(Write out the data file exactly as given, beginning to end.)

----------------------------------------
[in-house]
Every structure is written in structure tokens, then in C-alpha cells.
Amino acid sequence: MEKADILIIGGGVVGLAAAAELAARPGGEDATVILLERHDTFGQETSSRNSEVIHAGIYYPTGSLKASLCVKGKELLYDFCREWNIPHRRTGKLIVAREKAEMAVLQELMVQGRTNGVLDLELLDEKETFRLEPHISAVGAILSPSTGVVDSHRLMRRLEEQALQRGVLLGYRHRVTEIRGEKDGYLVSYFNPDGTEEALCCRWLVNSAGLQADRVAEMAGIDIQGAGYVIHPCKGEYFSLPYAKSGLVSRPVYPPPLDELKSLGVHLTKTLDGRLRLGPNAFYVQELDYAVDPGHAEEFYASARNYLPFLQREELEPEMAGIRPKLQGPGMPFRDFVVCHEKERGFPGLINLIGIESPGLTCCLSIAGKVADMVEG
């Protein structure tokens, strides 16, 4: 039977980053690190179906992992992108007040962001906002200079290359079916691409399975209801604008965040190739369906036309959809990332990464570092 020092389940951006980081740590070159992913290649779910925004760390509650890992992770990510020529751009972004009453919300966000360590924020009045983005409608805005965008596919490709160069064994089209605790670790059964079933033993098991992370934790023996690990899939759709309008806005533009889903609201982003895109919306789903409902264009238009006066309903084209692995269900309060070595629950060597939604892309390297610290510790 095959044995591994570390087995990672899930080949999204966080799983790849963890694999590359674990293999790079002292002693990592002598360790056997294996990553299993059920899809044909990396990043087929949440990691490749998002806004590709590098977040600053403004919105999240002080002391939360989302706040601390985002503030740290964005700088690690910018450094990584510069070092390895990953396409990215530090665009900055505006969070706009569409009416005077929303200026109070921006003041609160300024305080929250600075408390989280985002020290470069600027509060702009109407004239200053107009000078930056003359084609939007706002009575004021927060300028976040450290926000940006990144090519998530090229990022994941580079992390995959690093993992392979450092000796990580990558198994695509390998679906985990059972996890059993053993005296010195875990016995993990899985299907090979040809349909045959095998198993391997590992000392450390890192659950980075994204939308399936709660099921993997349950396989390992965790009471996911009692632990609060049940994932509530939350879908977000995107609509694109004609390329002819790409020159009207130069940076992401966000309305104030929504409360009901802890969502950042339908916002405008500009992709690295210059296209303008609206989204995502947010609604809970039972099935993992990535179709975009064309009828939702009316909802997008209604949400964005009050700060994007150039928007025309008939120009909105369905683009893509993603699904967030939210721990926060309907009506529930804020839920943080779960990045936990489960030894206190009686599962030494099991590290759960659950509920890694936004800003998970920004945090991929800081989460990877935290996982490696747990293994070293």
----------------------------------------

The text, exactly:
[in-house]
Every structure is written in structure tokens, then in C-alpha cells.
Amino acid sequence: MEKADILIIGGGVVGLAAAAELAARPGGEDATVILLERHDTFGQETSSRNSEVIHAGIYYPTGSLKASLCVKGKELLYDFCREWNIPHRRTGKLIVAREKAEMAVLQELMVQGRTNGVLDLELLDEKETFRLEPHISAVGAILSPSTGVVDSHRLMRRLEEQALQRGVLLGYRHRVTEIRGEKDGYLVSYFNPDGTEEALCCRWLVNSAGLQADRVAEMAGIDIQGAGYVIHPCKGEYFSLPYAKSGLVSRPVYPPPLDELKSLGVHLTKTLDGRLRLGPNAFYVQELDYAVDPGHAEEFYASARNYLPFLQREELEPEMAGIRPKLQGPGMPFRDFVVCHEKERGFPGLINLIGIESPGLTCCLSIAGKVADMVEG
């Protein structure tokens, strides 16, 4: 039977980053690190179906992992992108007040962001906002200079290359079916691409399975209801604008965040190739369906036309959809990332990464570092 020092389940951006980081740590070159992913290649779910925004760390509650890992992770990510020529751009972004009453919300966000360590924020009045983005409608805005965008596919490709160069064994089209605790670790059964079933033993098991992370934790023996690990899939759709309008806005533009889903609201982003895109919306789903409902264009238009006066309903084209692995269900309060070595629950060597939604892309390297610290510790 095959044995591994570390087995990672899930080949999204966080799983790849963890694999590359674990293999790079002292002693990592002598360790056997294996990553299993059920899809044909990396990043087929949440990691490749998002806004590709590098977040600053403004919105999240002080002391939360989302706040601390985002503030740290964005700088690690910018450094990584510069070092390895990953396409990215530090665009900055505006969070706009569409009416005077929303200026109070921006003041609160300024305080929250600075408390989280985002020290470069600027509060702009109407004239200053107009000078930056003359084609939007706002009575004021927060300028976040450290926000940006990144090519998530090229990022994941580079992390995959690093993992392979450092000796990580990558198994695509390998679906985990059972996890059993053993005296010195875990016995993990899985299907090979040809349909045959095998198993391997590992000392450390890192659950980075994204939308399936709660099921993997349950396989390992965790009471996911009692632990609060049940994932509530939350879908977000995107609509694109004609390329002819790409020159009207130069940076992401966000309305104030929504409360009901802890969502950042339908916002405008500009992709690295210059296209303008609206989204995502947010609604809970039972099935993992990535179709975009064309009828939702009316909802997008209604949400964005009050700060994007150039928007025309008939120009909105369905683009893509993603699904967030939210721990926060309907009506529930804020839920943080779960990045936990489960030894206190009686599962030494099991590290759960659950509920890694936004800003998970920004945090991929800081989460990877935290996982490696747990293994070293």